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Improved elemental recoveries in soils with heating boric acid following microwave total digestion



Improved elemental recoveries in soils with heating boric acid following microwave total digestion



Communications in soil science and plant analysis7(3-4): 513-524



Microwave digestion of soils for elemental analysis commonly uses hydrofluoric acid (HF) because of insolubility of aluminosilicate minerals in other acids. Boric acid is added following digestion to complex F in solution. Low recoveries of calcium (Ca), aluminum (Al), and magnesium (Mg) of soil reference materials led to this investigation of a secondary heating of the boric acid with digested soil. The objectives were to evaluate boric acid (H3BO3) concentrations needed to complex F from 4 mL HF and to evaluate soil characteristics that may contribute to the formation of metal-fluoride complexes that decrease recovery following digestion. Four standard soil reference materials and a variety of soil samples (n=75) were evaluated. Heating 20 mL 2.5% H3BO3 with a digested standard reference soil produced recoveries of 94, 98, and 99% for Al, Ca, and Mg, respectively, compared to 46% for Al and Mg and 37% recovery for Ca in extracts where H3BO3 was added but not heated. Two other concentrations of H3BO3 were tested with slightly improved recoveries, and results suggest that 20 mL of a 4.5% H3BO3 solution was sufficient to maximize recoveries. Digestion of soil samples by both the nonheated and heated H3BO3 methods showed that recovery difference between the two methods ranged from 0 to 100% for Al and Ca. Assuming that this difference in recovery was related to the formation of metal fluorides, correlation with clay and C in soils may reflect the positive or negative influence of these constituents on the formation of these complexes, respectively.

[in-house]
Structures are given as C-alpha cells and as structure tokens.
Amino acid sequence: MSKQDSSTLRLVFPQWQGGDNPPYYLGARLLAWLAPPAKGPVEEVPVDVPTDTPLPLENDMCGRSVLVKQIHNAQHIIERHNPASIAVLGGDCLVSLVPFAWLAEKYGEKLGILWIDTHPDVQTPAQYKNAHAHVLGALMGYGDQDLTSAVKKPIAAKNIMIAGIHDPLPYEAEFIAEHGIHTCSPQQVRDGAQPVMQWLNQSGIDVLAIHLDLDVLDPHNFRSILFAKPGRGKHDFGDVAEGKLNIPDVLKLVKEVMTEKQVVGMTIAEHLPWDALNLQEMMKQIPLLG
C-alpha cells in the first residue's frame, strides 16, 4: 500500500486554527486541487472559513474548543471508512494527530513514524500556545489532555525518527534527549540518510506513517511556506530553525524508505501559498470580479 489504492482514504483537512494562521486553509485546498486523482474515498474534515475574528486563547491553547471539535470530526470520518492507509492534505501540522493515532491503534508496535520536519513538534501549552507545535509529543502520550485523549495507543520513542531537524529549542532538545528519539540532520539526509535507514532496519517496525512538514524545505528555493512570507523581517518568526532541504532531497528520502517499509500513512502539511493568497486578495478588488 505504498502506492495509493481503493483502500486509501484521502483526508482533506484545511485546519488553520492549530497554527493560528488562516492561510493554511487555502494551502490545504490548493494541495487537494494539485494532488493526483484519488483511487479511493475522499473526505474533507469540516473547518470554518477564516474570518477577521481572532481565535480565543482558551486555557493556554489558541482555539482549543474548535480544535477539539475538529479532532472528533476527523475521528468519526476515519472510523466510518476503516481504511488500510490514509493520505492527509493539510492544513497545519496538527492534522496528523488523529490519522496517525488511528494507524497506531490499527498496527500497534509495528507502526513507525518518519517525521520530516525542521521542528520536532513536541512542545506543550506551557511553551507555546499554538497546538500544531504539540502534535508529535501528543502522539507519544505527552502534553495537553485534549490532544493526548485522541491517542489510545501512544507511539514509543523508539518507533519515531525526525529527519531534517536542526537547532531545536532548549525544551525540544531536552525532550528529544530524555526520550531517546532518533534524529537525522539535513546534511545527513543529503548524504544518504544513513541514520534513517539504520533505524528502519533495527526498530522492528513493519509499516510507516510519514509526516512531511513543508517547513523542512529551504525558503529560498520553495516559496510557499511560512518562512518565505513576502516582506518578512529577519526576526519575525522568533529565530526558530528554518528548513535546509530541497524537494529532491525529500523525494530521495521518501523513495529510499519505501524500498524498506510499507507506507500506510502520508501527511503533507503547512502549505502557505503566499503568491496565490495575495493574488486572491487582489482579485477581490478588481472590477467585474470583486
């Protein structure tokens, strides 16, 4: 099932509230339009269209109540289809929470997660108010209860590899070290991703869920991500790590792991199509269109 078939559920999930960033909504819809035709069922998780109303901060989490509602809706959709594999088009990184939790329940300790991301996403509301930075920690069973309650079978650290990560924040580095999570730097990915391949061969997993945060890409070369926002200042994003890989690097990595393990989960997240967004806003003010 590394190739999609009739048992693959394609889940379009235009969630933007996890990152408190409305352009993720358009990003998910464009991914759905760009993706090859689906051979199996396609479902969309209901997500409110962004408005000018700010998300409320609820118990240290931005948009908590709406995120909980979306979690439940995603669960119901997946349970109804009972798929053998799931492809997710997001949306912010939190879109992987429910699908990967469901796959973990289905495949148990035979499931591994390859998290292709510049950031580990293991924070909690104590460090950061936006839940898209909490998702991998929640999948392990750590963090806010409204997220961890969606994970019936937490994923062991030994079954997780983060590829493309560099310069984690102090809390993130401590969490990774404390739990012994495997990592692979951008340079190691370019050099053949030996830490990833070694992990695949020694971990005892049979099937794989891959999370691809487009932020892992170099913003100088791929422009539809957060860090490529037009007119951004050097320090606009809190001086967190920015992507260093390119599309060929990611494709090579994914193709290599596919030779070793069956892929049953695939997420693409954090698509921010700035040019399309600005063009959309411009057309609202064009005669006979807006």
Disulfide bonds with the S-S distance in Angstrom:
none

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Accession: 004440500

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DOI: 10.1080/00103620500449377



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